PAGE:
While there are plenty of digital prophets keen to call live-streaming the future, Brendan Maclean isn’t one of them:

“I cannot stand it, darling. It sucks, and not in a good way.”

Of course, Maclean’s still doing live streams because, like so many queer artists, he wants to give back to his community during these terrifying times, but he acknowledges the gigs we are missing so terribly will never be replaced by the regimented coldness of the digital world.

“No matter how many comments you get, or how many love hearts that pop up, there is nothing that compares to being at a gig and, even more importantly to me, being in a queer bar with my community and sharing that intimate presence with each other.” 

If you’ve ever seen Maclean perform or watched one of his music videos (House Of Air is a good place to start, but not at work) you’ll know he’s no luddite. He knows how to use digital mediums to spread bold, queer, art. 

That need for intimacy Maclean talks about is something we’ve all been feeling. That absence of one another. But in the queer community it feels like we are not just missing individuals. It’s something bigger. Some part of us.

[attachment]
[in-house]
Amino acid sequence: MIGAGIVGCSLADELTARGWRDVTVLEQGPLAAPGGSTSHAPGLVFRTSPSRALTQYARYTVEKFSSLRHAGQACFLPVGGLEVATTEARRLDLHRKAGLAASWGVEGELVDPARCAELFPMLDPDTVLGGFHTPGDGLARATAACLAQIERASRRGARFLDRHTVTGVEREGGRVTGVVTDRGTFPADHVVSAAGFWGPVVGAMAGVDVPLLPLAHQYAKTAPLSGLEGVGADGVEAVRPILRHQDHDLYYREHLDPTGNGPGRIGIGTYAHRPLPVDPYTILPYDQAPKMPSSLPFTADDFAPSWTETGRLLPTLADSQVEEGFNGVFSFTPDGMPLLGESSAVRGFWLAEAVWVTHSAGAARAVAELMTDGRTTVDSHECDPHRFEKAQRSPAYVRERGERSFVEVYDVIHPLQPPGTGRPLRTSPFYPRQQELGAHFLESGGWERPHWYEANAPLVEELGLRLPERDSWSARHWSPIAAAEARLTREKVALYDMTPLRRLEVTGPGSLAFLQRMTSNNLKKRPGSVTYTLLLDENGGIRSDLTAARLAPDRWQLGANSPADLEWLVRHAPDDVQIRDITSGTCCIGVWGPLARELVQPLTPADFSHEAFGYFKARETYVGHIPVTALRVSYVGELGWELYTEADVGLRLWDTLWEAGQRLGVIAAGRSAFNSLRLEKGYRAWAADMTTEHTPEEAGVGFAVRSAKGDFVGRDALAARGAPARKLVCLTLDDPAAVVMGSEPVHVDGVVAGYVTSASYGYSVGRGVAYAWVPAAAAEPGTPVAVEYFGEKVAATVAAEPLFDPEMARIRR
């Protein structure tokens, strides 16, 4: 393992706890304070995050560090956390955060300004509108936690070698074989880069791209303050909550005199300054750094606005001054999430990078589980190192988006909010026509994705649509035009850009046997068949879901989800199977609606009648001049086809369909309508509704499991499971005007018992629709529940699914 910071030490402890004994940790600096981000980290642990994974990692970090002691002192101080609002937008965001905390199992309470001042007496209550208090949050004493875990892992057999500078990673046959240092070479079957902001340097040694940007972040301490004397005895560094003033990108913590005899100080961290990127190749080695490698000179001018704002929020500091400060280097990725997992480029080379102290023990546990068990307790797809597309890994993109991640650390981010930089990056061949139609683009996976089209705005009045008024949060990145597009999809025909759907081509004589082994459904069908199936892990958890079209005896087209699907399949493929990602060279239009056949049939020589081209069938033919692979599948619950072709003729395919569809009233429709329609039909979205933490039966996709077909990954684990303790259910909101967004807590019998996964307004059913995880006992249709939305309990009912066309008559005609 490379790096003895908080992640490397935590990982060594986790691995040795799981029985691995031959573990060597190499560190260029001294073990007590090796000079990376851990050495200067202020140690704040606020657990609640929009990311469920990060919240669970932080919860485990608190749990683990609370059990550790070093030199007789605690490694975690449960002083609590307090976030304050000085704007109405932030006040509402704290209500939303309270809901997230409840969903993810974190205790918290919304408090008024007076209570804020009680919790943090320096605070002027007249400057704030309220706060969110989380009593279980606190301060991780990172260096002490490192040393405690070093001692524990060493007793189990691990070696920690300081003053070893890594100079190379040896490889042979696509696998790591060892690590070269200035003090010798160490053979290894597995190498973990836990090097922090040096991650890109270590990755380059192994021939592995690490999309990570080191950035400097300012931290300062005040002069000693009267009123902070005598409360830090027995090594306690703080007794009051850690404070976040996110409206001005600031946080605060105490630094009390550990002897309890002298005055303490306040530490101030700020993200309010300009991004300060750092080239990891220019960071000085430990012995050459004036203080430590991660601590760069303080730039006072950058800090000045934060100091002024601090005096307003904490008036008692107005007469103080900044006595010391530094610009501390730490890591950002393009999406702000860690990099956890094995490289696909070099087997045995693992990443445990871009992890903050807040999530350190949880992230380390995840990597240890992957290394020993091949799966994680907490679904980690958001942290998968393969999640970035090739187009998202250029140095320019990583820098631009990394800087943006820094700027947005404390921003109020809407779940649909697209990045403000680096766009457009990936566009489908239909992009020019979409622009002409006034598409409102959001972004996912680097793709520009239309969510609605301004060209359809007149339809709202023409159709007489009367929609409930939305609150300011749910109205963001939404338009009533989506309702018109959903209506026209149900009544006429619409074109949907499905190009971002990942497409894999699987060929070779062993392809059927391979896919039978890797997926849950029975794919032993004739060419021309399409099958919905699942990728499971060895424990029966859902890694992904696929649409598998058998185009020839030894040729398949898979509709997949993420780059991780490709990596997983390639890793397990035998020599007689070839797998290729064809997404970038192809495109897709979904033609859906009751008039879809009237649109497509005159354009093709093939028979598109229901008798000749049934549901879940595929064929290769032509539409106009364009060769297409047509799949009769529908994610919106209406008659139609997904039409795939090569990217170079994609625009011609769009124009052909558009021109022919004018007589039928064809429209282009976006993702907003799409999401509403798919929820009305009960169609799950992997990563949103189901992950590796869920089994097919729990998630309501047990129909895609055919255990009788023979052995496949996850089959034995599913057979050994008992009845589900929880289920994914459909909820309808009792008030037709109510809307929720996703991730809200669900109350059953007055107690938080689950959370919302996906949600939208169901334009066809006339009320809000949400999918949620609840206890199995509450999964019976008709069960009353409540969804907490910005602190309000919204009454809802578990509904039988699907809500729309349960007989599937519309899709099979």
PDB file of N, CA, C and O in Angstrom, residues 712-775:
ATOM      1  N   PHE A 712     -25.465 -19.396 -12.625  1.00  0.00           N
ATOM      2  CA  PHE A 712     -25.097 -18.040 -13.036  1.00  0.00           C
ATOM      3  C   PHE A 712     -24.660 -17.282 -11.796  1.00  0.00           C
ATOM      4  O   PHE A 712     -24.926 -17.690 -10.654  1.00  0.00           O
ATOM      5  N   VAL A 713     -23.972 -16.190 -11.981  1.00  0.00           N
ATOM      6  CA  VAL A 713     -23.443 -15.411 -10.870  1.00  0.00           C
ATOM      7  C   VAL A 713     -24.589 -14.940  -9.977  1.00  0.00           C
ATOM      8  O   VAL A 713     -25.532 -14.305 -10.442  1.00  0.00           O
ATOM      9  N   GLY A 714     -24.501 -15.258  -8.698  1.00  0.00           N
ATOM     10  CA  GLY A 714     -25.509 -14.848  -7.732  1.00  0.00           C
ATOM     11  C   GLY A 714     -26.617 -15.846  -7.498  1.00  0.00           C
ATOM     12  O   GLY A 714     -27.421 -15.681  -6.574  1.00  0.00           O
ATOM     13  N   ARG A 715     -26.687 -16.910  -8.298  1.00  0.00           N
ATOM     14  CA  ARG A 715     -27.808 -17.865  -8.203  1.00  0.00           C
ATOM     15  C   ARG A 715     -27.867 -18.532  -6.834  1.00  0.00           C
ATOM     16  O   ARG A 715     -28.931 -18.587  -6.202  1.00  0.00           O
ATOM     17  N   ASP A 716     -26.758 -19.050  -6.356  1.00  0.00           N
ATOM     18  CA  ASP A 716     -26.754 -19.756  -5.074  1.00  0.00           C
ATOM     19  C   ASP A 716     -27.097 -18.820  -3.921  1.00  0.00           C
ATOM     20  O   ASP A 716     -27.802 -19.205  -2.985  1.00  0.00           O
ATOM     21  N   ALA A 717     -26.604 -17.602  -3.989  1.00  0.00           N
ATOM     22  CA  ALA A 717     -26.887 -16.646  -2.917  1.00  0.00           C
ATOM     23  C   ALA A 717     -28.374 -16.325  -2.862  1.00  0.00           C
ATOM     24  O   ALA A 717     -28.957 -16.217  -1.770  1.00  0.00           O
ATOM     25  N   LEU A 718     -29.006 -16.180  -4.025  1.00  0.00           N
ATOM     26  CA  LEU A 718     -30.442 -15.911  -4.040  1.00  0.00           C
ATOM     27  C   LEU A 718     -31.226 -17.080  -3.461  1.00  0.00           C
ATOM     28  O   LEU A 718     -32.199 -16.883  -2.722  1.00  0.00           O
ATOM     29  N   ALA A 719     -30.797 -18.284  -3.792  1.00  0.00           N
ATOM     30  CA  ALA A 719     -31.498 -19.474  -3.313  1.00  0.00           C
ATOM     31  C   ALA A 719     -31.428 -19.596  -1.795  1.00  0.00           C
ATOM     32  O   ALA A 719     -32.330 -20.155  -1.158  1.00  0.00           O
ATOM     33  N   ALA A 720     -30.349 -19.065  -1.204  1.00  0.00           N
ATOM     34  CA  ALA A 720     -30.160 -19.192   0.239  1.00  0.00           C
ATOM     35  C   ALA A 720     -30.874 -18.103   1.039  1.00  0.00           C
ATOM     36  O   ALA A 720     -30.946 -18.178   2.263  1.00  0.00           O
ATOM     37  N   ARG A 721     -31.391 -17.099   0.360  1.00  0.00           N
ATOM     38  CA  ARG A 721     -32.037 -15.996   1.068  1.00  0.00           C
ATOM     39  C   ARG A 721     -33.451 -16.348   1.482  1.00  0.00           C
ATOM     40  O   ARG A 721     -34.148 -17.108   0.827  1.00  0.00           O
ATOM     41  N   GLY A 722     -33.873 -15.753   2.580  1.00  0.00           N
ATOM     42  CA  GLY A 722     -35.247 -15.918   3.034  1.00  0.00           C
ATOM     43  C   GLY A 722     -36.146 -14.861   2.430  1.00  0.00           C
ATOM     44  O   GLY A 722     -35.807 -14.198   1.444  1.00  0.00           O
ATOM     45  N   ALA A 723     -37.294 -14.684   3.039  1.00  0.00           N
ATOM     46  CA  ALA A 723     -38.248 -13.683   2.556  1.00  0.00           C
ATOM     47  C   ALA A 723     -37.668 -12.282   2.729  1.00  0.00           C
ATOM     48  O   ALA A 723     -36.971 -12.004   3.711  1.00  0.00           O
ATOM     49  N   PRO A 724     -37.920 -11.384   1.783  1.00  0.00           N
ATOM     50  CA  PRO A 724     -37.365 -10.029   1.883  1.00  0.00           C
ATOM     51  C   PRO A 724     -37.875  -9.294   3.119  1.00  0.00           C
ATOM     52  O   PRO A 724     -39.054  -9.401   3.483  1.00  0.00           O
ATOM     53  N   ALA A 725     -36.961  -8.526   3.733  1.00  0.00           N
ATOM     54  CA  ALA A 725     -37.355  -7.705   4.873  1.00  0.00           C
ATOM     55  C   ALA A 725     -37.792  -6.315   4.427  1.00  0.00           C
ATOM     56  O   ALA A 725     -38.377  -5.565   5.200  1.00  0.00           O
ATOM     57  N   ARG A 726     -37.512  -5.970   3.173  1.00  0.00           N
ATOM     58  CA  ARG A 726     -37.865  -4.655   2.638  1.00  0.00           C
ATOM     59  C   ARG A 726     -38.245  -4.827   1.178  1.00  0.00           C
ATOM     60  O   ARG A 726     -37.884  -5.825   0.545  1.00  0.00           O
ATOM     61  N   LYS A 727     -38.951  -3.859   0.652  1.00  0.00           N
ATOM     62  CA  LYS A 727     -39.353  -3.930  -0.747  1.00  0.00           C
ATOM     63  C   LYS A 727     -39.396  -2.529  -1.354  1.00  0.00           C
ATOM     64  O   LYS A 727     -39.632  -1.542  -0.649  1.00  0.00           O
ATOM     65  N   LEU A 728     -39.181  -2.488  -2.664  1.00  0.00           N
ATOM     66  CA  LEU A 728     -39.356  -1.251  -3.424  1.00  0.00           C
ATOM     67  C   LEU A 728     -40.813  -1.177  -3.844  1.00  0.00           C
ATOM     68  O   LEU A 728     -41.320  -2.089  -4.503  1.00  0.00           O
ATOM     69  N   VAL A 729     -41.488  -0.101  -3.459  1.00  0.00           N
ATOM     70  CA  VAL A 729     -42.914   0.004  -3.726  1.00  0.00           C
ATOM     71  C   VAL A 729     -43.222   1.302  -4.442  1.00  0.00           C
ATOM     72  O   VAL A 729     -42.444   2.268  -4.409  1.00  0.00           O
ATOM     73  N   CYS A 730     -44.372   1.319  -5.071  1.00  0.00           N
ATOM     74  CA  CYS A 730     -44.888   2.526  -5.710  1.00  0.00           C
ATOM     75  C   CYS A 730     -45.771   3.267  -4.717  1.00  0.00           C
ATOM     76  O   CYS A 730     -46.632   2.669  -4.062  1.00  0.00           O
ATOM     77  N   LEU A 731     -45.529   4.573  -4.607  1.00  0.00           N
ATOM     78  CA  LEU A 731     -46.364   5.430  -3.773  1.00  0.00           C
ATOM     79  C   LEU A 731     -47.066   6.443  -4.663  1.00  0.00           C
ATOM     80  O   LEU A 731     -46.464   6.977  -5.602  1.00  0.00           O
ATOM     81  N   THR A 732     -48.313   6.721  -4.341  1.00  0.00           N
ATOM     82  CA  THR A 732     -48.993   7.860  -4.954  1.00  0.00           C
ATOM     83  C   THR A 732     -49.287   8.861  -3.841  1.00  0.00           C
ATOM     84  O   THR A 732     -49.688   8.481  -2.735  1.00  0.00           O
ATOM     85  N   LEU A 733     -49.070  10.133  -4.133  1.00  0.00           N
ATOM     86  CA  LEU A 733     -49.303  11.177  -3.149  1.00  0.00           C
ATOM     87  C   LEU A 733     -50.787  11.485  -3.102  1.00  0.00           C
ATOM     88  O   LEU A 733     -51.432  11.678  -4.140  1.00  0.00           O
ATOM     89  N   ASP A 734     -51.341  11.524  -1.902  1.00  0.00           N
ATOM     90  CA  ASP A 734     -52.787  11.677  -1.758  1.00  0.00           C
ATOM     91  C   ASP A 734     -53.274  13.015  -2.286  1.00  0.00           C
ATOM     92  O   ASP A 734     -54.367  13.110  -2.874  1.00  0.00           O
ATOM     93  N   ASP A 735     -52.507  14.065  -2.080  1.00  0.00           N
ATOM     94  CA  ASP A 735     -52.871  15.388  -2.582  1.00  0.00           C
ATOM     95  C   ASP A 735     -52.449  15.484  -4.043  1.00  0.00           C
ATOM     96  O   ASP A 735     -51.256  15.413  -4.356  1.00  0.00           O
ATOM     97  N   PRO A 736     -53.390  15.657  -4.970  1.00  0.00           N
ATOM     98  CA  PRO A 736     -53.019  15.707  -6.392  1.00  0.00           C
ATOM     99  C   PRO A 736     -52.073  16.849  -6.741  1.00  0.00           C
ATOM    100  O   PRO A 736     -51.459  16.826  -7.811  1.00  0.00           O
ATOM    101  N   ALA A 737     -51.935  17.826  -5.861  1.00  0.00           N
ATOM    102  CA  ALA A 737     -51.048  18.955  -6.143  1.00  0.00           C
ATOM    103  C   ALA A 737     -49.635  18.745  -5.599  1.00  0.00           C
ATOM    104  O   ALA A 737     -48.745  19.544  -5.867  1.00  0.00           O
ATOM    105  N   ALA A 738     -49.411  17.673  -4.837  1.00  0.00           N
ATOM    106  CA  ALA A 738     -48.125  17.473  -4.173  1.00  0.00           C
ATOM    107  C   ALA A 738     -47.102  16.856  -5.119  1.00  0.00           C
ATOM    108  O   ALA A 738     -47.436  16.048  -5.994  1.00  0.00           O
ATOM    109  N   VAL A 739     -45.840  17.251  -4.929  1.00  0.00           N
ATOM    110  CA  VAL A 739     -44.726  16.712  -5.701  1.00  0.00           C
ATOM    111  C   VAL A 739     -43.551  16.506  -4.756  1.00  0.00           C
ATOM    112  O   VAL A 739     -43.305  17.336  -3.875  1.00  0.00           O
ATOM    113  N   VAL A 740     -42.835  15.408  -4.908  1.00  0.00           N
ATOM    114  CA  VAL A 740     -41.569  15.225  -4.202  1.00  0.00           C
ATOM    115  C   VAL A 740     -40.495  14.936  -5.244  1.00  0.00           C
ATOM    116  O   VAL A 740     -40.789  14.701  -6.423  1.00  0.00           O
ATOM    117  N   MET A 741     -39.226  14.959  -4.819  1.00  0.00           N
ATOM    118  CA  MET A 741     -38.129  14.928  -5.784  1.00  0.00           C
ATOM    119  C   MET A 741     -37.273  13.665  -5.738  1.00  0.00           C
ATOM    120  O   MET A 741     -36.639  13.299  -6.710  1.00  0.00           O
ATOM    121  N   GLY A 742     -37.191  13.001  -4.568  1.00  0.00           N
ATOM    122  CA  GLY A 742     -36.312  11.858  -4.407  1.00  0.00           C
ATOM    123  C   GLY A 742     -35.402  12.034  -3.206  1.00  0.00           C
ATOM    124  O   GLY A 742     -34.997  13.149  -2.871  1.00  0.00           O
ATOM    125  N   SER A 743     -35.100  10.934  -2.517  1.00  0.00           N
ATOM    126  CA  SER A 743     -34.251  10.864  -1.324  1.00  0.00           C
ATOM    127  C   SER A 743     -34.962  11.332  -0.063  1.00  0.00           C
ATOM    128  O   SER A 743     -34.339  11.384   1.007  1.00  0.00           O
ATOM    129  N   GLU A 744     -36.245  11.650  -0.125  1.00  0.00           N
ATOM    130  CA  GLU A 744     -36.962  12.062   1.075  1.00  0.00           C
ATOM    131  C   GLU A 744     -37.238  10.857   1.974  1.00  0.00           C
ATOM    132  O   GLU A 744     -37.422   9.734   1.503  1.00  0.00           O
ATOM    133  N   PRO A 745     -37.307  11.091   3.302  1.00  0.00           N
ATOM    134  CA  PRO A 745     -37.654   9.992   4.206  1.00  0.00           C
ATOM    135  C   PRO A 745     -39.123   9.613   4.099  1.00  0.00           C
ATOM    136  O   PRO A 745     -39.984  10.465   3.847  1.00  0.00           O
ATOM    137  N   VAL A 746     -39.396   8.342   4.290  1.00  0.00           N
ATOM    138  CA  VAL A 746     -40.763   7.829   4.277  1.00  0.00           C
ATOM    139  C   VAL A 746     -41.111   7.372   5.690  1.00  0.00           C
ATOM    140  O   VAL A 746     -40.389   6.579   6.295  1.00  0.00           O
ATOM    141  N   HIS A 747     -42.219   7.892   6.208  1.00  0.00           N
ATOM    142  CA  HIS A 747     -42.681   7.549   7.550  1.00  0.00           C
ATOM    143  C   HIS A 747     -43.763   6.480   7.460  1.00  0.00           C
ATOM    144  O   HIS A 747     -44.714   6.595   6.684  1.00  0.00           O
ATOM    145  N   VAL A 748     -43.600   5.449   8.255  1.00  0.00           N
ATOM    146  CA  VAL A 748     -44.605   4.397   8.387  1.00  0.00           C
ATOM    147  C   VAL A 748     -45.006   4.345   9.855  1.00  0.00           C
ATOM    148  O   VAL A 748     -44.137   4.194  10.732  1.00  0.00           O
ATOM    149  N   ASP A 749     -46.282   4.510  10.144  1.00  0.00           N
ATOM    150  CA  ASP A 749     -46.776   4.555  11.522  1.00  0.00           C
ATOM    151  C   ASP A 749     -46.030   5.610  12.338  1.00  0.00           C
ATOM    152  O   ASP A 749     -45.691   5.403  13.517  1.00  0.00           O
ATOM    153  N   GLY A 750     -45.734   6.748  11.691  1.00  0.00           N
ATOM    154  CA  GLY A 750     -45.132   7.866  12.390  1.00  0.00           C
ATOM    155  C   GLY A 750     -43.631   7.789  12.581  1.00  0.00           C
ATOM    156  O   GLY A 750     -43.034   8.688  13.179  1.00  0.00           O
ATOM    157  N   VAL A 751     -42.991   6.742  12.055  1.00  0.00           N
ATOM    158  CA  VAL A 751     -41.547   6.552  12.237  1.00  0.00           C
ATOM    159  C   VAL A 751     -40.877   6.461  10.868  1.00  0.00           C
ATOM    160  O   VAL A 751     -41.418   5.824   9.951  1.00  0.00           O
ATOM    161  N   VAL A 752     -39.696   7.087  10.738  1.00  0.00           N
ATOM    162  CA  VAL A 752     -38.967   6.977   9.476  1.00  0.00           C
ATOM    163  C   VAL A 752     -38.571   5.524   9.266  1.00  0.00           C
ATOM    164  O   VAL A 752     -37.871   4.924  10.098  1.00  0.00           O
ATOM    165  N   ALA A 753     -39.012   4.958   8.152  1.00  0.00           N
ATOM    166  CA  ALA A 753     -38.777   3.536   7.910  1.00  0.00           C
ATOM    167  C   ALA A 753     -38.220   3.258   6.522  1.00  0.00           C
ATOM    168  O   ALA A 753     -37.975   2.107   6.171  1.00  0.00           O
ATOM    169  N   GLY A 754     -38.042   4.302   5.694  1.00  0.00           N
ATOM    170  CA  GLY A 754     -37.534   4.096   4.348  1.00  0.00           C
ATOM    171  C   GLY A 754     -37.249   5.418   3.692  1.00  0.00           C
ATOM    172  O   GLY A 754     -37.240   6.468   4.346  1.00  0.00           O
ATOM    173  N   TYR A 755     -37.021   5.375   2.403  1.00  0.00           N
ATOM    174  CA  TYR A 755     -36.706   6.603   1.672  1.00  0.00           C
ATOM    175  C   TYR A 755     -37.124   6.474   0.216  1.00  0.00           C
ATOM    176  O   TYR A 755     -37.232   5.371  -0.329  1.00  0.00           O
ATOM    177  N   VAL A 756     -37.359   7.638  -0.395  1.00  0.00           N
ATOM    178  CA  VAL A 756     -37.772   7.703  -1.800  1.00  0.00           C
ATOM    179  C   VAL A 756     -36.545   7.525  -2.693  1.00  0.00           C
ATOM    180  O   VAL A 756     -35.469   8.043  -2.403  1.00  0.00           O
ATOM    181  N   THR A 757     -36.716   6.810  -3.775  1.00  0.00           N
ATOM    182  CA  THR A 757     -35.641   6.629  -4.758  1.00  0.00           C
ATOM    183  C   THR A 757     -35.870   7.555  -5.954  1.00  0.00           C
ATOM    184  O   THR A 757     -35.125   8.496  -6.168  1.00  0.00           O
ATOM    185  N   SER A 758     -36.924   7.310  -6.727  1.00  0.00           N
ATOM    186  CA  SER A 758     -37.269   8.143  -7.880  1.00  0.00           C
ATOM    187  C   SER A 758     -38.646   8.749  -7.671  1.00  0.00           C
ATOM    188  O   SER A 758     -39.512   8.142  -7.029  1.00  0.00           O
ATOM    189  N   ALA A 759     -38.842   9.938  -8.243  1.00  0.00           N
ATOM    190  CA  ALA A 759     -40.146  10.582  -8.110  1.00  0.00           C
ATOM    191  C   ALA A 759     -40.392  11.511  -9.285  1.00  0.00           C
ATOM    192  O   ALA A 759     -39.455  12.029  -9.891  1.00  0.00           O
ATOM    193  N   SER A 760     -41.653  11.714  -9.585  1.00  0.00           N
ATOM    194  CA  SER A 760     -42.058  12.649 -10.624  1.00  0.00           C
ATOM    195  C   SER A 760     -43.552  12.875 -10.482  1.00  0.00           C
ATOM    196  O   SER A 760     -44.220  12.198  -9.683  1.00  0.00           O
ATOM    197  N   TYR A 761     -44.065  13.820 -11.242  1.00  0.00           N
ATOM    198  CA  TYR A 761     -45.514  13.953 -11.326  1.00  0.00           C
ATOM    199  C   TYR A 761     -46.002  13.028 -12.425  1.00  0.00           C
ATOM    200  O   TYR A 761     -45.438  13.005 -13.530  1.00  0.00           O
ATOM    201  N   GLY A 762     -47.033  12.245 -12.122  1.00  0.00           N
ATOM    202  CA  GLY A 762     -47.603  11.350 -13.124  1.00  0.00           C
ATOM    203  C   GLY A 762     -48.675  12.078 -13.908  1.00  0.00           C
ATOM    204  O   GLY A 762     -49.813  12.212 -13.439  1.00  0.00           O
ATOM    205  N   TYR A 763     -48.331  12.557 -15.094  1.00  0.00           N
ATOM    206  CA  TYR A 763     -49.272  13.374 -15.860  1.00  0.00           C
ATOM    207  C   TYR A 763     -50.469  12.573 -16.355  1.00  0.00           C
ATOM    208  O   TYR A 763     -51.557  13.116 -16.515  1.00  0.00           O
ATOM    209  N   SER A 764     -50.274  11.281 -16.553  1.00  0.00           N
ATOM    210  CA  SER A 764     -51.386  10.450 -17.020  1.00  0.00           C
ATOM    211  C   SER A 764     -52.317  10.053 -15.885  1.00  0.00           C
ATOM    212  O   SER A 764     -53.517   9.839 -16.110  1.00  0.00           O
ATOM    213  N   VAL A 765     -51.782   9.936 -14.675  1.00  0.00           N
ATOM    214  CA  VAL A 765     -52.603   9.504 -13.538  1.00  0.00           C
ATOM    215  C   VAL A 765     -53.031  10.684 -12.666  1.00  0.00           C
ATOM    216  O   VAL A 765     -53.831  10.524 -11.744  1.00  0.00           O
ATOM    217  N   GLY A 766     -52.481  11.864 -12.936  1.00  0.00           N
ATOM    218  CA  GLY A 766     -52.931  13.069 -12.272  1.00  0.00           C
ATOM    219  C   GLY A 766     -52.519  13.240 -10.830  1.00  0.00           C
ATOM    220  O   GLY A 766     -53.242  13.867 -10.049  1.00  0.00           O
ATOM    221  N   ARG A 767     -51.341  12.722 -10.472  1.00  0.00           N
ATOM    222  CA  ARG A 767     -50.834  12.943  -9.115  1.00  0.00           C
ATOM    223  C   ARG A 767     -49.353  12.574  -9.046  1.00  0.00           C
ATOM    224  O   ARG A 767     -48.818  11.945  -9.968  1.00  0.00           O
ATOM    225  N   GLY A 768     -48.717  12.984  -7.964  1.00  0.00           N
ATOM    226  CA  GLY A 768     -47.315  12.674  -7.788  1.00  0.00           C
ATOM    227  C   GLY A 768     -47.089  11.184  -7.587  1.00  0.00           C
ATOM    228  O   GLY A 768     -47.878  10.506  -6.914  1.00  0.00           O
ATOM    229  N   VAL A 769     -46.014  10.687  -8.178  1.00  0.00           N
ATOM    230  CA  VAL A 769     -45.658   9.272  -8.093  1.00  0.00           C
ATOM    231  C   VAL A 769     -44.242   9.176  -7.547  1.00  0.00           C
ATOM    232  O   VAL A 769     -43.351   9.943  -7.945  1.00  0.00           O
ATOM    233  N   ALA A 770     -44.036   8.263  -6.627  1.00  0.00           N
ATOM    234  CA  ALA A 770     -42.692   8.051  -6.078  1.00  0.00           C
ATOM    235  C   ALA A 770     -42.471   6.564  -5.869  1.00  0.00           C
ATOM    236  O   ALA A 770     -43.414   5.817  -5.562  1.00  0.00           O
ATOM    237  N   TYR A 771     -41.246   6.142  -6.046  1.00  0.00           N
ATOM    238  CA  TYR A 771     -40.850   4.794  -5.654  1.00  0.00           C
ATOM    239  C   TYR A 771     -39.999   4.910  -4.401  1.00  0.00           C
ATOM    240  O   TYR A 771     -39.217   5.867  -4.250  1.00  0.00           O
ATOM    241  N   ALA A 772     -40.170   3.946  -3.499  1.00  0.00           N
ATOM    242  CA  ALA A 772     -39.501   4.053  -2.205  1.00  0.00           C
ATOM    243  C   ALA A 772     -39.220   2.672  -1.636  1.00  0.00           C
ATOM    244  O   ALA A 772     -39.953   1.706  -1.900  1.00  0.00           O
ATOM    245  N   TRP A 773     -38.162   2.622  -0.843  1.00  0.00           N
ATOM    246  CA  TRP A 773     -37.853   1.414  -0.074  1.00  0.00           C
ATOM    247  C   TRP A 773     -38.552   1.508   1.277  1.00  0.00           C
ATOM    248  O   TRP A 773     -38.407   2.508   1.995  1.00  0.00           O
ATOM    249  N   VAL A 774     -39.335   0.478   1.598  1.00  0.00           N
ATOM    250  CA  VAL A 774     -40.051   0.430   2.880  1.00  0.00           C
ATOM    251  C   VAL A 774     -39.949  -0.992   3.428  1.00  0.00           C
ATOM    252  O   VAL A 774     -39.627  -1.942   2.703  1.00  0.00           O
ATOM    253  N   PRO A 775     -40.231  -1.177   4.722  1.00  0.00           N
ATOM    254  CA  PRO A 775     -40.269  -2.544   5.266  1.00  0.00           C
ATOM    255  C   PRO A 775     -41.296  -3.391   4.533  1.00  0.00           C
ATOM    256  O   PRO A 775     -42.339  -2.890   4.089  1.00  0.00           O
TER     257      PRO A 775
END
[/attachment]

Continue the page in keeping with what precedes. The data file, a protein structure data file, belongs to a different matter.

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 Isolation chills. The cold we’re feeling isn’t just the onset of winter. We’re missing the warmth of seeing one another in the flesh. The warmth of one another. And the warmth of sharing moments with one another. Perhaps it’s because our stories are so rarely told in other media, perhaps it’s because of the long rich tradition of queer spaces and their role in helping us find not just one another, but pieces of ourselves we don’t get anywhere else. 

If isolation has offered us any blessings, perhaps one is the extra time artists like Maclean have had to write. To gather up these stories and craft them. 

As he says, “I never used to write lyrics down. But I’ve been a really good boy. And I get out my little books now, along with lyrics of songs written and unwritten and released and unreleased. And they’re all actually in a bound book now, so I’m very proud of that”.

When the deep freeze of coronavirus finally begins thawing at least there’ll be plenty of amazing music to tell our stories. 

Sharing them together will warm us up again. 

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